Finally, the parties agree that there are some differences in LLRW disposal for decommissioning compared to normal operations. Decommissioning projects generate different streams of waste and larger volumes. (D.I. 211 at 144:24-145:10; D.I. 214 at 794:17-795:7) For example, decommissioning generates more irradiated metals and large components. (D.I. 211 at 144:24-145:10; D.I. 215 at 1042:21-1042:20) It also generates a large volume of construction debris and soil that tends to have lower radioactivity compared to resins, filters, and other types of operational waste. (D.I. 211 at 144:24-145:10)

         C. Self-Help

         Defendants assert that customers can rely on a variety of self-help measures as alternatives to disposal. Those purported self-help measures are storage, on-site burial, and waste minimization.

         1. Storage

         Nuclear power plants have the option of storing LLRW in regulation-compliant storage facilities located within their plant sites. To store the waste, nuclear power plants must incur the costs of building, maintaining, and operating the storage facility. These costs include security and administrative oversight, lighting, air, and fire-protection systems, rental of specialized equipment to move the waste into and out of storage, and insurance. (D.I. 211 at 57:1-8; Id. at 64:6-10; Id. at 66:9-69:3; D.I. 213 at 545:5-14; Id. at 546:21-547:25; Id. at 549:21-550:8) All of these costs go up as more waste is stored. (D.I. 211 at 67:1-4; Id. at 69:1-70:5) Storage also invites risks not attendant to disposal including radiation exposure to employees and the public, changes to regulations that render the storage non-compliant, and increases to future disposal prices (as has been the trend). (D.I. 211 at 65:2-66:4; Id. at 69:5-15; Id. at 146:2-20; D.I. 213 at 545:5-550:15) Storage is, as one nuclear power plant representative testified, "very expensive." (D.I. 216 at 1426:2)

         Defendants argue that storage is a market alternative to disposal, but admit that "waste storage and waste disposal are two different things." (D.I. 211 at 145:15-19) Nuclear power plants are responsible for the LLRW that they generate and that responsibility (or potential liability) ends only with disposal. (Id. at 56:22-57:1; Id. at 145:20-23) As a result, storage is, as one nuclear power plant representative testified, simply "an interim function" for waste on its way to a "final [and] permanent resting point." (D.I. 211 at 49:23-25; Id. at 56:19-57:8) Considering the foregoing, it is unsurprising that the NRC and generators of nuclear waste prefer disposal over storage when that option is available. (See U.S. NRC Regulatory Issue Summary 2011-09 Available Resources Associated with Extended Storage of Low-Level Radioactive Waste (stating that "the Commission and staff have consistently recognized permanent disposal of LLRW as the preferred management strategy over extended storage"); D.I. 211 at 63:19-64:19 (nuclear power plant preferring disposal over storage because "[t]he NRC's position is if you have the ability to dispose of waste, you should dispose [of] it if it's economically feasible")) Ultimately, because storage does not fulfil the same function as permanent disposal, it is not an alternative to disposal.[7]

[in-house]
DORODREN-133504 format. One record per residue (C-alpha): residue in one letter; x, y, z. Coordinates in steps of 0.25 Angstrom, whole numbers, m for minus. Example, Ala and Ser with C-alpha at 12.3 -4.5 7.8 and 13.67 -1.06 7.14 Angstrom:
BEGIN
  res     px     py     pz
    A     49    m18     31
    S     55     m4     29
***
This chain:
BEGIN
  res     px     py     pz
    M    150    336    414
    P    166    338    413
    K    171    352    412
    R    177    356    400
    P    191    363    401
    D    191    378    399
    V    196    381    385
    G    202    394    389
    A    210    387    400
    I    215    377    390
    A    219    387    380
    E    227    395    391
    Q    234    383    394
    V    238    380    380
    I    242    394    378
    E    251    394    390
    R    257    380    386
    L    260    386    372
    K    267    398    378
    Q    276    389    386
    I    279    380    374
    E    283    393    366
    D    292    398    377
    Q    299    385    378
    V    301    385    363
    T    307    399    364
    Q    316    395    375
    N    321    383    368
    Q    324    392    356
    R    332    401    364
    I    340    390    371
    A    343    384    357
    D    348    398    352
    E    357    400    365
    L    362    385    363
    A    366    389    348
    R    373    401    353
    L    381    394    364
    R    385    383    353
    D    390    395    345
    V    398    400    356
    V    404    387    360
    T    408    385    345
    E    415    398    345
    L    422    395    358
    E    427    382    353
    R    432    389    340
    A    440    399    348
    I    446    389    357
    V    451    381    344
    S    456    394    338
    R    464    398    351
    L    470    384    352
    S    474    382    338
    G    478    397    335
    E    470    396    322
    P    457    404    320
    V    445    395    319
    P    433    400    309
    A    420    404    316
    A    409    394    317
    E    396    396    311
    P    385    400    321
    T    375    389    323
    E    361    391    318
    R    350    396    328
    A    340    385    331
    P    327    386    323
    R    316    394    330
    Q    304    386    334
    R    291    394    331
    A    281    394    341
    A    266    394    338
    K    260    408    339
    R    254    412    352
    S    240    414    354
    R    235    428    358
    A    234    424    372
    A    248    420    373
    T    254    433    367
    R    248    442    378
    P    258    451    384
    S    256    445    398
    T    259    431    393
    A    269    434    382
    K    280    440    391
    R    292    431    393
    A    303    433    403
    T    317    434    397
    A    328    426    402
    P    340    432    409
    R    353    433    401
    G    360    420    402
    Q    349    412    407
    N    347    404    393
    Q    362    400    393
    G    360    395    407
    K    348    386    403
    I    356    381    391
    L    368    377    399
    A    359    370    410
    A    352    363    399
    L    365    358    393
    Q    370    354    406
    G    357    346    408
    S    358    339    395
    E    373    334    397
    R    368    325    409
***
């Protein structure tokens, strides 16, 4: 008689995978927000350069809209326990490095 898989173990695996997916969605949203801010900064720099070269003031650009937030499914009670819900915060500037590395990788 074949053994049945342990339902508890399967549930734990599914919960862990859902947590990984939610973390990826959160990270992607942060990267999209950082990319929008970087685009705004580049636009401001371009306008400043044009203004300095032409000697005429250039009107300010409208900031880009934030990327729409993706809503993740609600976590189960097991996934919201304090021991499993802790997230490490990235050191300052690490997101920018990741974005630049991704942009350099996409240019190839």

&nbsp;&nbsp;&nbsp;&nbsp;&nbsp;&nbsp;&nbsp;&nbsp;&nbsp;Finally, defendants assert that NRC regulations recognize decay in storage as an acceptable method of disposal. (D.I. 220 at 2162:1-7; 10 C.F.R. &sect; 20.2001(a)(2)) Decay in storage as a disposal method, however, is limited to "some very specific isotopes" typically found in the medical field. (D.I. 212 at 305:13-16; 10 C.F.R. &sect; 35.92 (allowing decay in storage for medical waste that has a half-life of 120 days)) Nuclear power plants use radionuclides that have half-lives of 100 to 5,000 years. (D.I. 211 at 71:15-72:10) At most, nuclear power plants can use decay in storage to transform higher-activity LLRW into lower-activity LLRW that can be disposed of in a Class A facility. (D.I. 215 at 1110:11-20) But even then, the evidence suggests that this transformation rarely happens. (See Id. at 1057:22-1058:19 (nuclear power plant waiting for ten years and counting for higher-activity resins in storage to decay to a level where it can be disposed of as Class A); D.I. 211 at 71:15-72:10 (another nuclear power plant representative testifying that in 31 years, only one container, out of hundreds, transitioned from Class B to Class A "and the only reason it did was because it was right at that threshold")) Ultimately, defendants presented no evidence showing what ...